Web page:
What is it about Buffalo? It’s a ghostly city lined with crumbling steel mills, surrounded by brick buildings with their windows punched out. The outskirts of the city, a town called Lackawanna, looks like the bottoms of a pair of muddy worn out jeans. The inside of the city on cold winter days from the top of the Skyway bridge is a kind of Gotham City snow globe. When you move away from Buffalo and tell people where you’re from they shiver and say, “Sure glad you got outta there, aint ya?”
That’s the thing about Buffalo. Most of the people I talk to who grew up there and no longer live there rarely speak ill of the place. (We save that for the people who remain.)
Tim Russert is a good example, rest his pundit soul. Ani DiFranco is another good example. Even Johnny Rzeznik from the blasted Goo Goo Dolls gets misty-eyed when he talks about Buffalo …
Rather than listen to me go on and on about why I love Buffalo, its pierogies and chicken wings, its dark old soul and puffy winter coat’ed people, I’m going to, in honor of Russert, post bits of what other people have said about the place. Here goes:
“It’s a really beautiful old place. It felt really good to be back where I grew up. It’s sort of that whole getting-back-to-your-roots thing only that sounds cliche, but there’s definitely a different kind of dramatic tension there than in L.A. … It just reminded me that this is who you are. This is where you’re from. It’s never anything to be ashamed of, and it actually gave me strength to have a sense of my own history. It’s so easy to come out to L.A. as an outsider and plant your head so far up your own ass you can disappear.”
– Johnny Rzeznik on returning to Buffalo after the success of his 1998 album, Dizzy Up the Girl. The band recorded its next album in a 100-year-old Masonic ballroom in the city.
“Like a typical Buffalonian I came back. There’s a high recidivism rate in this town. You can check out any time you like but you can never leave, so I’m back living two blocks from the hospital I was born in. It’s the community I desired all along, all those lonely folk singer-in-a -car days. It’s finally being realized.”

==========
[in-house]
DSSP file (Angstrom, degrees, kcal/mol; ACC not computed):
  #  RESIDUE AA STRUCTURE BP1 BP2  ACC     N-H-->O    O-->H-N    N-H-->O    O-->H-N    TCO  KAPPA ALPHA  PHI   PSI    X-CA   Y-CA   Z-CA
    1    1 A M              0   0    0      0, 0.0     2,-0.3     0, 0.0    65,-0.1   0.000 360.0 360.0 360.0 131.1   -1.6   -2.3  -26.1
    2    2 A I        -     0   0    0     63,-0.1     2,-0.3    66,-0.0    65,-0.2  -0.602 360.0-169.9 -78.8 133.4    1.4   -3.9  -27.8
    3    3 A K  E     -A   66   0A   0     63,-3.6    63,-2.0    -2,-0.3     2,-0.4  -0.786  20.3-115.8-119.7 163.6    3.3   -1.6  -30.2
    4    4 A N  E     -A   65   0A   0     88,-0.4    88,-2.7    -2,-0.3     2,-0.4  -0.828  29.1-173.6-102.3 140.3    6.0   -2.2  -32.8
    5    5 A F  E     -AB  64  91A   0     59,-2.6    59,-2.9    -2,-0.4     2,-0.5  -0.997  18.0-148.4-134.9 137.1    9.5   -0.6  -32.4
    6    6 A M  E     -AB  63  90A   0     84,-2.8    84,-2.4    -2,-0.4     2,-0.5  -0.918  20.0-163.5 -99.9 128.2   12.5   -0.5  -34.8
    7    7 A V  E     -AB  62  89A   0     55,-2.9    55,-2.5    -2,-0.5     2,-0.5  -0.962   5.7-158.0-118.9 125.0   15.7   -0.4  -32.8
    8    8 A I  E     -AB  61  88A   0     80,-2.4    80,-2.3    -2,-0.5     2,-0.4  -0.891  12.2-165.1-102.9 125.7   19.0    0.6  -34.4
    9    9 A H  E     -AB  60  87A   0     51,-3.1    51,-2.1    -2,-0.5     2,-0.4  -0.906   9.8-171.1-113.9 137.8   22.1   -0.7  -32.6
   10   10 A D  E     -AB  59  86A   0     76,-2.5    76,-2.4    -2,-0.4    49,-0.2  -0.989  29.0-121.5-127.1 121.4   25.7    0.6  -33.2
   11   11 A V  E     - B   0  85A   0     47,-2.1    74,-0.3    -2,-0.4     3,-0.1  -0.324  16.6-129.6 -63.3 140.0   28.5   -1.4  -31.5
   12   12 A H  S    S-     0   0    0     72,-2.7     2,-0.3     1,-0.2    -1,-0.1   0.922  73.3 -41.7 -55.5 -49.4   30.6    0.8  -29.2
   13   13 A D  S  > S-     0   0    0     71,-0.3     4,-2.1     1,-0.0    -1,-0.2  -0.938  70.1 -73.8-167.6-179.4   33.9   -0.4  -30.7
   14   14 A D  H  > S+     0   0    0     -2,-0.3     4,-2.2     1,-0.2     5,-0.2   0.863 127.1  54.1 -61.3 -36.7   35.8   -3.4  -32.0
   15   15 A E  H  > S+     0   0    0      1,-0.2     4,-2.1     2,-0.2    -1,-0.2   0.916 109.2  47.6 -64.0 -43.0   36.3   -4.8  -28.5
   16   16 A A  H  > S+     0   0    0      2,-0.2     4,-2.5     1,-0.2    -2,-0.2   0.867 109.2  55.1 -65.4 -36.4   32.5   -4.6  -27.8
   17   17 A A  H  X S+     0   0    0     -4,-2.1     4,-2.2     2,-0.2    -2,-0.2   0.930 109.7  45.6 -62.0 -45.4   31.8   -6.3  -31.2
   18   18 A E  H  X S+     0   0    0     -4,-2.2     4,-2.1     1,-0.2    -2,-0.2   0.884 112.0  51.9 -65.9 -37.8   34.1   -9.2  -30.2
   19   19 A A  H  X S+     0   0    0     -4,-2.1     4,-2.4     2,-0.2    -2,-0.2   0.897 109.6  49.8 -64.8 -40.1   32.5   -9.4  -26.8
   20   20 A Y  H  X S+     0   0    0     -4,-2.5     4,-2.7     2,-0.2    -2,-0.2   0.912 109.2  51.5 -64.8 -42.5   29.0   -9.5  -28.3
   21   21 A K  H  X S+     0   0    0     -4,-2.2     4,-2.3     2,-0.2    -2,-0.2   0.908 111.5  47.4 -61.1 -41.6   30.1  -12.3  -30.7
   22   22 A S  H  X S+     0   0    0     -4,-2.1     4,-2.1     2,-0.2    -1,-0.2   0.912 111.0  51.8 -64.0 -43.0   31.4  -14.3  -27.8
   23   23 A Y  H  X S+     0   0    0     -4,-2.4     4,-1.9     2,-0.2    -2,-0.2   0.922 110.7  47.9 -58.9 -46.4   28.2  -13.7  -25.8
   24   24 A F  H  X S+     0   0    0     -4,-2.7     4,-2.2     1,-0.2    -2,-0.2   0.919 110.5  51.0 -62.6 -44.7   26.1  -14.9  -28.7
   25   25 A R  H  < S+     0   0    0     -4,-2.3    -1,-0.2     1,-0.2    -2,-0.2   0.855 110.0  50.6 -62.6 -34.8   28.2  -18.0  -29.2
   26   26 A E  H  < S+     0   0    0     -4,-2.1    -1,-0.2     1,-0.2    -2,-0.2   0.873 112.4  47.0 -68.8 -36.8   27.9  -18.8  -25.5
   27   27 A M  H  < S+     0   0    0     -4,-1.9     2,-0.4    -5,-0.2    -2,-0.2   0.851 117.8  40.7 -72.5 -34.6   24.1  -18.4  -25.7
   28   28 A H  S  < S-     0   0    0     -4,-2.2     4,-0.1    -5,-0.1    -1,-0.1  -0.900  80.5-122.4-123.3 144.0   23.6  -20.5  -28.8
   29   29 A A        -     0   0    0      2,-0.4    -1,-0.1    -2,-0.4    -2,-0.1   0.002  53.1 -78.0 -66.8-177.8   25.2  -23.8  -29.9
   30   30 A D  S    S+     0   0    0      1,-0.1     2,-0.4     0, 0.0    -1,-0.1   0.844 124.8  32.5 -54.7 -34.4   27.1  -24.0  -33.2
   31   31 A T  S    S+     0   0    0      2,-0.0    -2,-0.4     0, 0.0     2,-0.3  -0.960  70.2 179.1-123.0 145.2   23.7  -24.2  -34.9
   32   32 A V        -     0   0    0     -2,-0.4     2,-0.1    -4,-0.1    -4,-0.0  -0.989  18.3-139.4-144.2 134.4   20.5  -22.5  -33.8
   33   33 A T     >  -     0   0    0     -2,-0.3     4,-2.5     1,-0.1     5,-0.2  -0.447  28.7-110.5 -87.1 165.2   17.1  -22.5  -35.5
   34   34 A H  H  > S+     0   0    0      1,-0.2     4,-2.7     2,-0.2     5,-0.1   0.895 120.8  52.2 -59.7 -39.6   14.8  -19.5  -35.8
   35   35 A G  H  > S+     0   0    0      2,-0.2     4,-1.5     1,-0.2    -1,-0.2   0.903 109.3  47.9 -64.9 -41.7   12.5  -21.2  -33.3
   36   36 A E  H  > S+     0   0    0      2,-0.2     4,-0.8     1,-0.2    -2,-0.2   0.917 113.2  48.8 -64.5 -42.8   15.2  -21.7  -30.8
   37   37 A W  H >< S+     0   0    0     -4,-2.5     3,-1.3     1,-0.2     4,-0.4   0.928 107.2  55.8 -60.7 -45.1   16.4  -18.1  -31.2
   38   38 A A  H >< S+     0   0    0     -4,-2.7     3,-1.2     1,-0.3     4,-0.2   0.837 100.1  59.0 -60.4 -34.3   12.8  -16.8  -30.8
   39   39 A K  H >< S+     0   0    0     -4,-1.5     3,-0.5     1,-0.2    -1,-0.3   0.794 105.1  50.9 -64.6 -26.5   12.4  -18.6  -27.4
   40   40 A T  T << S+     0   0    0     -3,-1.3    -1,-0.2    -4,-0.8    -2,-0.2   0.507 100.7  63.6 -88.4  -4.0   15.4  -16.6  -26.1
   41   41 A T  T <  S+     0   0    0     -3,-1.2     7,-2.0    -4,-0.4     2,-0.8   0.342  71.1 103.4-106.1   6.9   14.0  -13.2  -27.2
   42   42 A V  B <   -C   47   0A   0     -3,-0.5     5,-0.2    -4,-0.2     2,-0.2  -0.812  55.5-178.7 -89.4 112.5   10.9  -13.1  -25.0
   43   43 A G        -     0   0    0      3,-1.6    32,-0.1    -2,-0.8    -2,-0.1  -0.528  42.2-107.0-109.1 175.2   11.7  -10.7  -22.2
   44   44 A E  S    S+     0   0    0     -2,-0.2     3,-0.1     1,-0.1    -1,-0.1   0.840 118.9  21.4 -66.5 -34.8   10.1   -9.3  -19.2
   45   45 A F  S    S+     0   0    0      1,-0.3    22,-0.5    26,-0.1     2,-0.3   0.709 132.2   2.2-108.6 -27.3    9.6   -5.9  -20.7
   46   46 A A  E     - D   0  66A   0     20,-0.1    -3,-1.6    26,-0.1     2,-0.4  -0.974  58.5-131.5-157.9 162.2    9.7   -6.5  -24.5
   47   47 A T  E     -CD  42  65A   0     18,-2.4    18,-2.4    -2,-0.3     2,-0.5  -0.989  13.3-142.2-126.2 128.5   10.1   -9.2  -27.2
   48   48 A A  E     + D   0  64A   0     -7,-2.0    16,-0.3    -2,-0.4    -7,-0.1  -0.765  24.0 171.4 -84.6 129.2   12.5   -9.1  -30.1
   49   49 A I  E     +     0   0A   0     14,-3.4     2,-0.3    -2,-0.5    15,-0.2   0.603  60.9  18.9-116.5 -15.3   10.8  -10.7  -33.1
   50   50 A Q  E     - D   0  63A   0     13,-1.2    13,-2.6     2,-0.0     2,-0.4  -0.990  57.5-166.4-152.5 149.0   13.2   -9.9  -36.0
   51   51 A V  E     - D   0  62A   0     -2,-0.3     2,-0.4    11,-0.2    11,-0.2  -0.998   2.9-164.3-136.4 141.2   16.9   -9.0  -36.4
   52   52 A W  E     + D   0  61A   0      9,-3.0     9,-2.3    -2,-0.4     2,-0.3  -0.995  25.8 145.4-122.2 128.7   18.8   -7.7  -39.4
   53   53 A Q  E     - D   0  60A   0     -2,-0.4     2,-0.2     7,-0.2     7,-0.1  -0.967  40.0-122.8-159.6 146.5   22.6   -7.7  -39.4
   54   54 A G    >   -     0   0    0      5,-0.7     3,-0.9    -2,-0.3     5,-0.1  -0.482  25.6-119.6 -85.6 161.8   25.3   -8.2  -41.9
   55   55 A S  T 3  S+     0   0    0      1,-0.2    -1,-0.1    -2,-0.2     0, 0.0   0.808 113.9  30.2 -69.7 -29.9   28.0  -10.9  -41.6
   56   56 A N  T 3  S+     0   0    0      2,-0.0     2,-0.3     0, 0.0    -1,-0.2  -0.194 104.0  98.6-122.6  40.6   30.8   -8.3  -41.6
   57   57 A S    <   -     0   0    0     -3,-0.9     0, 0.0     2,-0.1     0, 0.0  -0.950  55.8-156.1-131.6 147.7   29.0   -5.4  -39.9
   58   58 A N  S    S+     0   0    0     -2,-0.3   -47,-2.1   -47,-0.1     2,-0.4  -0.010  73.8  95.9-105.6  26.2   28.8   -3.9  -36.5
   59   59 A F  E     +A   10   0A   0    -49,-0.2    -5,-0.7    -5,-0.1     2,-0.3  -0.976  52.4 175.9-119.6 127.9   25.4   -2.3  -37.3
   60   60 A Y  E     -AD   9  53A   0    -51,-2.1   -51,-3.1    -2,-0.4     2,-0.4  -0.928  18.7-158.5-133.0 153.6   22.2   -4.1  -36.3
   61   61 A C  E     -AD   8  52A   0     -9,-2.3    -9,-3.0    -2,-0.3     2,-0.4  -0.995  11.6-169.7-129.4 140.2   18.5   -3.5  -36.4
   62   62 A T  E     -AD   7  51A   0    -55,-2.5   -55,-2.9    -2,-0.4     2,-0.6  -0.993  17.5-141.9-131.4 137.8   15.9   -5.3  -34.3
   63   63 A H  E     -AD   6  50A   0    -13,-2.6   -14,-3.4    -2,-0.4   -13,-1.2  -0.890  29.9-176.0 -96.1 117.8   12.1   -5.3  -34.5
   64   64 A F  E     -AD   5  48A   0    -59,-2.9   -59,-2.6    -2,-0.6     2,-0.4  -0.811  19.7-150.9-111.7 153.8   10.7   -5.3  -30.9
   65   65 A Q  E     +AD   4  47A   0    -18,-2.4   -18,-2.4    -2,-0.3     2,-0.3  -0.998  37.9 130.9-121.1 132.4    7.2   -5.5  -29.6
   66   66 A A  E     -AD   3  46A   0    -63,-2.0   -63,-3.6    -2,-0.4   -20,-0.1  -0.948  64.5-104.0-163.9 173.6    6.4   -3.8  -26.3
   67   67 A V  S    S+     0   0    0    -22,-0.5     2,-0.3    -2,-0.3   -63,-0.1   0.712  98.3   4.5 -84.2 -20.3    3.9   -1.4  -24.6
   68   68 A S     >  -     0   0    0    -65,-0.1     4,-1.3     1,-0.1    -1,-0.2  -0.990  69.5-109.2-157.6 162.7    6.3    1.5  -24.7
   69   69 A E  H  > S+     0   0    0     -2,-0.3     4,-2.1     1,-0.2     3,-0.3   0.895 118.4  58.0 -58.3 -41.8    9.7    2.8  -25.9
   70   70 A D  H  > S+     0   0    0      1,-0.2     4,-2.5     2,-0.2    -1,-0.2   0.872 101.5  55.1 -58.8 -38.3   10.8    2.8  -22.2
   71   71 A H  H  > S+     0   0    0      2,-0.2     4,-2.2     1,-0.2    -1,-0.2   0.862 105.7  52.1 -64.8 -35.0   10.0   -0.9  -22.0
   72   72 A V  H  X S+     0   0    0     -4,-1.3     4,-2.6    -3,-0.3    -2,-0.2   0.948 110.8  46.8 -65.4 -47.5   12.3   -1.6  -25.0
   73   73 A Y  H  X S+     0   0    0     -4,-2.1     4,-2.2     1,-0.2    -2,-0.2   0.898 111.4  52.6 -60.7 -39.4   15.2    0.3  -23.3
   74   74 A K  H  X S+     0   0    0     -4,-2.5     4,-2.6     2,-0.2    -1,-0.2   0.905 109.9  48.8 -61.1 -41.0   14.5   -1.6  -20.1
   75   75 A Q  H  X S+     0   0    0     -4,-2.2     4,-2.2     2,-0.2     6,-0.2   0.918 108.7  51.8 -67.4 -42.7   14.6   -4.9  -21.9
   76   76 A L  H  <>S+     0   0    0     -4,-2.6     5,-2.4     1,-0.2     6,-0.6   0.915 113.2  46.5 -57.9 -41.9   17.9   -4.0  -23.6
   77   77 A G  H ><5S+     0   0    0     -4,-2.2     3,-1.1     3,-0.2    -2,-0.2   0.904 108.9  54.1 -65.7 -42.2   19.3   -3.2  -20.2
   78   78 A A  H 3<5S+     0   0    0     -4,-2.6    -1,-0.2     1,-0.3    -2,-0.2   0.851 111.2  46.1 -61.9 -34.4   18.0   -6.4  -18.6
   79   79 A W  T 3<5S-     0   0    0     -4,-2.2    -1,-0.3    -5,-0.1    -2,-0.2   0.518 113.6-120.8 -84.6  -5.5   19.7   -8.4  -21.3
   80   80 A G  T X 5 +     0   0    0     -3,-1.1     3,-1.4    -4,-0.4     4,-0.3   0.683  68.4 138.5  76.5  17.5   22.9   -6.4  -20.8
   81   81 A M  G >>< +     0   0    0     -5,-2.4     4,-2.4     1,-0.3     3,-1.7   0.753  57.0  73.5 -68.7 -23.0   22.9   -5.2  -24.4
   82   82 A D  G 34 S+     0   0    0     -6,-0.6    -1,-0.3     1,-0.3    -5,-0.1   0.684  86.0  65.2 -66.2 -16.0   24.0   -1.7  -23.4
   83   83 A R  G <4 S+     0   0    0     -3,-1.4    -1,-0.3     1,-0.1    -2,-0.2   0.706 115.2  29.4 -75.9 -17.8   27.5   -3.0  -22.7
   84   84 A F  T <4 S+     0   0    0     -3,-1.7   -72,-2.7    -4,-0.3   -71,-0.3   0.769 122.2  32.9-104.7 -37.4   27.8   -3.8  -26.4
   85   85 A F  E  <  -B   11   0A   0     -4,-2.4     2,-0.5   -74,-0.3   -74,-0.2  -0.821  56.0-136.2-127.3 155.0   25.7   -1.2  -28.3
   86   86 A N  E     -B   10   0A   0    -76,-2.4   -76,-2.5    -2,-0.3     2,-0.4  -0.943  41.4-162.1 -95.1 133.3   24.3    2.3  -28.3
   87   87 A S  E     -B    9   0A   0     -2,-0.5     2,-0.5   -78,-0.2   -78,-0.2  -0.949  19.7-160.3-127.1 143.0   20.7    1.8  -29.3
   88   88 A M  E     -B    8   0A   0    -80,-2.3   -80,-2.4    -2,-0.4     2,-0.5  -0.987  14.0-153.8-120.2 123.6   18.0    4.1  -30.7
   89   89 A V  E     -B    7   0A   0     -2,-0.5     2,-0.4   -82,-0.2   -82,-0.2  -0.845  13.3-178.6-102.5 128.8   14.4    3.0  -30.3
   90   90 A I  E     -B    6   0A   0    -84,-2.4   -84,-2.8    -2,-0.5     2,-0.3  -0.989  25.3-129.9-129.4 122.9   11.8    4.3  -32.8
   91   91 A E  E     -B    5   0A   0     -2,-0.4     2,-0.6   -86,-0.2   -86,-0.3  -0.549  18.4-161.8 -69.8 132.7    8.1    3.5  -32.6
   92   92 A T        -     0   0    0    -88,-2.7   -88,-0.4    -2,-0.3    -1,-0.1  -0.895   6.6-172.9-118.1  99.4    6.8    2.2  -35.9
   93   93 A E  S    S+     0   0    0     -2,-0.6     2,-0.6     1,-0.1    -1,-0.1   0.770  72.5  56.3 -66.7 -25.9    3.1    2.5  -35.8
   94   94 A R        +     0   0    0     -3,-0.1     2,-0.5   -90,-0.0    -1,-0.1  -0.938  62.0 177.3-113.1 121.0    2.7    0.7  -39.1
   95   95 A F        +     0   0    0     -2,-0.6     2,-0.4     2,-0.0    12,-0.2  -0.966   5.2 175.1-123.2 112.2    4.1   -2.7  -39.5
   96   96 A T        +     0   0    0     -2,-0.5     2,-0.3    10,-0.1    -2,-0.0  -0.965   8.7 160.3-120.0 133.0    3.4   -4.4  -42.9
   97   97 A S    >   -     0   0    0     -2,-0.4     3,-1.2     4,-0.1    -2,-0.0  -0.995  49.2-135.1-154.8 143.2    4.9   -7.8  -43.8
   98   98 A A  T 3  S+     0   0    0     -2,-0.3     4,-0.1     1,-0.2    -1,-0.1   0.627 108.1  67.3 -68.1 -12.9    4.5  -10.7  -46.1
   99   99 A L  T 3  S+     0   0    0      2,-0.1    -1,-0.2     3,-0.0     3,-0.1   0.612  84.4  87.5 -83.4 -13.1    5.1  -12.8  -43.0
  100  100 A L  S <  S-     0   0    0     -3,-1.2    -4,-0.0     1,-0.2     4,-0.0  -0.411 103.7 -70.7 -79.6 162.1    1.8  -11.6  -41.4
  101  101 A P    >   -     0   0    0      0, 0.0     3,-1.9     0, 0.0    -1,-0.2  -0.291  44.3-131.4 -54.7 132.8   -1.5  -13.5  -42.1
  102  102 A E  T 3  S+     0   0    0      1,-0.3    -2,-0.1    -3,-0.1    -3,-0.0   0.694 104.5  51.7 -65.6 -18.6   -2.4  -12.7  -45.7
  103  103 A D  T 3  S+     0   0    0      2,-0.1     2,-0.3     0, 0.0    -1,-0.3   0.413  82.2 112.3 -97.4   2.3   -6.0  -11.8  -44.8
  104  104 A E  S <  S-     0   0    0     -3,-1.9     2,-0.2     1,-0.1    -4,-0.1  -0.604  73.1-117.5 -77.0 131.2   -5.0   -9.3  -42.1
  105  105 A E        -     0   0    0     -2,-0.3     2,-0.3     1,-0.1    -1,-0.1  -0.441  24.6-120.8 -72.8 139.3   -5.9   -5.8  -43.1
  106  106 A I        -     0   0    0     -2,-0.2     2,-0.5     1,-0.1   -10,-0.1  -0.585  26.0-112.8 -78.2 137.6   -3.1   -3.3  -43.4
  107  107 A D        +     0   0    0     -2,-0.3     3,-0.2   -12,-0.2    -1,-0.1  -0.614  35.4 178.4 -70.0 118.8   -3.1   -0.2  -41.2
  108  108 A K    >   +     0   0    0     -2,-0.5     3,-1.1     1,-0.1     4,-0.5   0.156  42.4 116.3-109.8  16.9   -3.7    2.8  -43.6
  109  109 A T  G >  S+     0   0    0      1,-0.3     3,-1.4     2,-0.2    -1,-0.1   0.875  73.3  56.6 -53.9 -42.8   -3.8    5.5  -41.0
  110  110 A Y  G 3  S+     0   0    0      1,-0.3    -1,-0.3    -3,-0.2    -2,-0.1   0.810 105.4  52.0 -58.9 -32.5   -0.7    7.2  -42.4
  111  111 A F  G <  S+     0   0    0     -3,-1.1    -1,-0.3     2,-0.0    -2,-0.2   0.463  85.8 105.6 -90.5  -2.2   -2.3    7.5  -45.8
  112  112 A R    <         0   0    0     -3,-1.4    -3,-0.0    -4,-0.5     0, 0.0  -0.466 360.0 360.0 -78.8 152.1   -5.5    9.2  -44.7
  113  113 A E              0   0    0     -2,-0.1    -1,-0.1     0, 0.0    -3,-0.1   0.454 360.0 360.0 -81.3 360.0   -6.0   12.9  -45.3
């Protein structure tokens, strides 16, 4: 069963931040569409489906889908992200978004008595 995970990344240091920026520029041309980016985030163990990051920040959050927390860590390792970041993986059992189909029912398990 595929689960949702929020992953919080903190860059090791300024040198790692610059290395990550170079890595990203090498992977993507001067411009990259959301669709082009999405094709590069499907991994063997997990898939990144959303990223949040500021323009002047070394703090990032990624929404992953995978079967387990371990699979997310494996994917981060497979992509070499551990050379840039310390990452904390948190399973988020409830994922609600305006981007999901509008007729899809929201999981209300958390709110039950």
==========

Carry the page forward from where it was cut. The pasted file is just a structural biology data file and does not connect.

– Singer Ani DiFranco in an NPR interview on her decision to purchase a 137-year-old church in Buffalo and turn it into a concert hall.
“A few weeks before Dad’s 75th birthday, I called him and announced, “I’m finally in a position to buy you a new car.” For his whole life, Big Russ bought only used cars, and when I was a boy, I used to say, “Dad, someday I’m going to buy you a brand-new Cadillac.”
I sent him Cadillac, Mercedes and Lexus catalogs. “Look them over,” I told him. “You can have any car you want, with any options. It’s a birthday present. When I come for Thanksgiving, we’ll pick it up.”
On Thanksgiving, visiting Dad in Buffalo, I said, “Okay, which one?”
“Let’s go for a ride,” he said. We got into his Chevy Caprice and drove to Jack Adkins Ford. A tall, thin man with a Buffalo Bills jacket came out to greet us.
“This is Charlie,” Dad said. We shook hands. “He gave me a good number on my trade-in. Charlie, show him the car.”
“We followed Charlie into the showroom. There, all shined up, was a black Crown Victoria. I couldn’t believe it. “Dad, it’s a cop car!”
“Isn’t she beautiful?” he said. He opened the trunk. “You can get three suitcases in there, and two cases of beer.”
As we were heading home, I said, “Dad you could have had whatever you wanted – a Cadillac, a Mercedes, a Lexus – but you chose a Crown Vic. Do you really think it’s better?”
“No of course not,” he replied. “But if I came home with a fancy Cadillac, do you know what people would say? ‘His kid made it, and now he’s too big for us.’ This is who I am.”
– Tim Russert, from “Big Russ & Me.”
“There’s a part of the country could drop off tomorrow in an earthquake. Yeah it’s out there on the cutting edge, the people move, the sidewalks shake. And there’s another part of the country with a land that gently creaks and thuds, where the heavy snows make faucets leak in bathrooms with free-standing tubs. They’re in houses that are haunted, with the kids who lie awake and think about all the generations past who used to use the dripping sink.
And sometimes one place wants to slip into the other just to see, what it’s like to trade its demons for the restless ghost of Mrs. Ogilvey. She used to pick the mint from her front yard to dress the Sunday pork. Sometimes Southern California wants to be Western New York.
It wants to have a family business in sheet metal or power tools. It wants to have a diner where the coffee tastes like diesel fuel. And it wants to find the glory of a town they say has hit the skids, and it wants to have a snow day that will turn its parents into kids. And it’s embarrassed, but it’s lusting after a SUNY student with mousy brown hair who is taking out the compost, making coffee in long underwear.
– Folk singer Dar Williams, from “Southern California Wants to Be Western New York.”